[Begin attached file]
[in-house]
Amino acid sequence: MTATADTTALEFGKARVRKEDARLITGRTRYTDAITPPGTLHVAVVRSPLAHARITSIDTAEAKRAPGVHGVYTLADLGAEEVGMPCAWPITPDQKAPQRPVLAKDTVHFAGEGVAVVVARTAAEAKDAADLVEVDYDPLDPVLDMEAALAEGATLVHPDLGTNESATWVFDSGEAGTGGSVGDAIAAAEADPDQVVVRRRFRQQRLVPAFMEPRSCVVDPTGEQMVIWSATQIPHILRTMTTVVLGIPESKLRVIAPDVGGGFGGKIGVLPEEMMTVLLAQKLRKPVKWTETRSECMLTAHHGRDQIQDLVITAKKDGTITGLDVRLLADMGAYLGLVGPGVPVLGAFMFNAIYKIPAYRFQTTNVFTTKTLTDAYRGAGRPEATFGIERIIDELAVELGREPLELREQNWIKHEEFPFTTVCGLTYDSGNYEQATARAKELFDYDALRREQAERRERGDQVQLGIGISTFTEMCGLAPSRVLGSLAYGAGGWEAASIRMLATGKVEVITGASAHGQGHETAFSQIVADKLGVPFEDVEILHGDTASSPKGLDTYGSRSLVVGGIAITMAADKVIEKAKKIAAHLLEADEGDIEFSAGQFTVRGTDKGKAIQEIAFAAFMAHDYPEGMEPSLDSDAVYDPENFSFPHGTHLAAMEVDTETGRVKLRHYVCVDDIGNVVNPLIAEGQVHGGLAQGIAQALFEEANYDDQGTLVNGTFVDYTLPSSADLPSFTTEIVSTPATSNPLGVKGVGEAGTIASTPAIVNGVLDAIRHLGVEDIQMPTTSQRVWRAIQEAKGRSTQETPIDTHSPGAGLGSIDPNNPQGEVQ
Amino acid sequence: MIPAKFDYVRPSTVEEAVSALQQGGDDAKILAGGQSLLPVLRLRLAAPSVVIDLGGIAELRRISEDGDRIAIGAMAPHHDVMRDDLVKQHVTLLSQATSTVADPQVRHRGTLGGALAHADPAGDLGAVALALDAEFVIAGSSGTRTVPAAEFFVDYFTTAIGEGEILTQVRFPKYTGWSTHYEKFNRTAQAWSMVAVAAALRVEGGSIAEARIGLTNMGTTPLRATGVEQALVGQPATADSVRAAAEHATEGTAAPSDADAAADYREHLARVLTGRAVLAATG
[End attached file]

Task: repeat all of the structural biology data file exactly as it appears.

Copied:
[in-house]
Amino acid sequence: MTATADTTALEFGKARVRKEDARLITGRTRYTDAITPPGTLHVAVVRSPLAHARITSIDTAEAKRAPGVHGVYTLADLGAEEVGMPCAWPITPDQKAPQRPVLAKDTVHFAGEGVAVVVARTAAEAKDAADLVEVDYDPLDPVLDMEAALAEGATLVHPDLGTNESATWVFDSGEAGTGGSVGDAIAAAEADPDQVVVRRRFRQQRLVPAFMEPRSCVVDPTGEQMVIWSATQIPHILRTMTTVVLGIPESKLRVIAPDVGGGFGGKIGVLPEEMMTVLLAQKLRKPVKWTETRSECMLTAHHGRDQIQDLVITAKKDGTITGLDVRLLADMGAYLGLVGPGVPVLGAFMFNAIYKIPAYRFQTTNVFTTKTLTDAYRGAGRPEATFGIERIIDELAVELGREPLELREQNWIKHEEFPFTTVCGLTYDSGNYEQATARAKELFDYDALRREQAERRERGDQVQLGIGISTFTEMCGLAPSRVLGSLAYGAGGWEAASIRMLATGKVEVITGASAHGQGHETAFSQIVADKLGVPFEDVEILHGDTASSPKGLDTYGSRSLVVGGIAITMAADKVIEKAKKIAAHLLEADEGDIEFSAGQFTVRGTDKGKAIQEIAFAAFMAHDYPEGMEPSLDSDAVYDPENFSFPHGTHLAAMEVDTETGRVKLRHYVCVDDIGNVVNPLIAEGQVHGGLAQGIAQALFEEANYDDQGTLVNGTFVDYTLPSSADLPSFTTEIVSTPATSNPLGVKGVGEAGTIASTPAIVNGVLDAIRHLGVEDIQMPTTSQRVWRAIQEAKGRSTQETPIDTHSPGAGLGSIDPNNPQGEVQ
Amino acid sequence: MIPAKFDYVRPSTVEEAVSALQQGGDDAKILAGGQSLLPVLRLRLAAPSVVIDLGGIAELRRISEDGDRIAIGAMAPHHDVMRDDLVKQHVTLLSQATSTVADPQVRHRGTLGGALAHADPAGDLGAVALALDAEFVIAGSSGTRTVPAAEFFVDYFTTAIGEGEILTQVRFPKYTGWSTHYEKFNRTAQAWSMVAVAAALRVEGGSIAEARIGLTNMGTTPLRATGVEQALVGQPATADSVRAAAEHATEGTAAPSDADAAADYREHLARVLTGRAVLAATG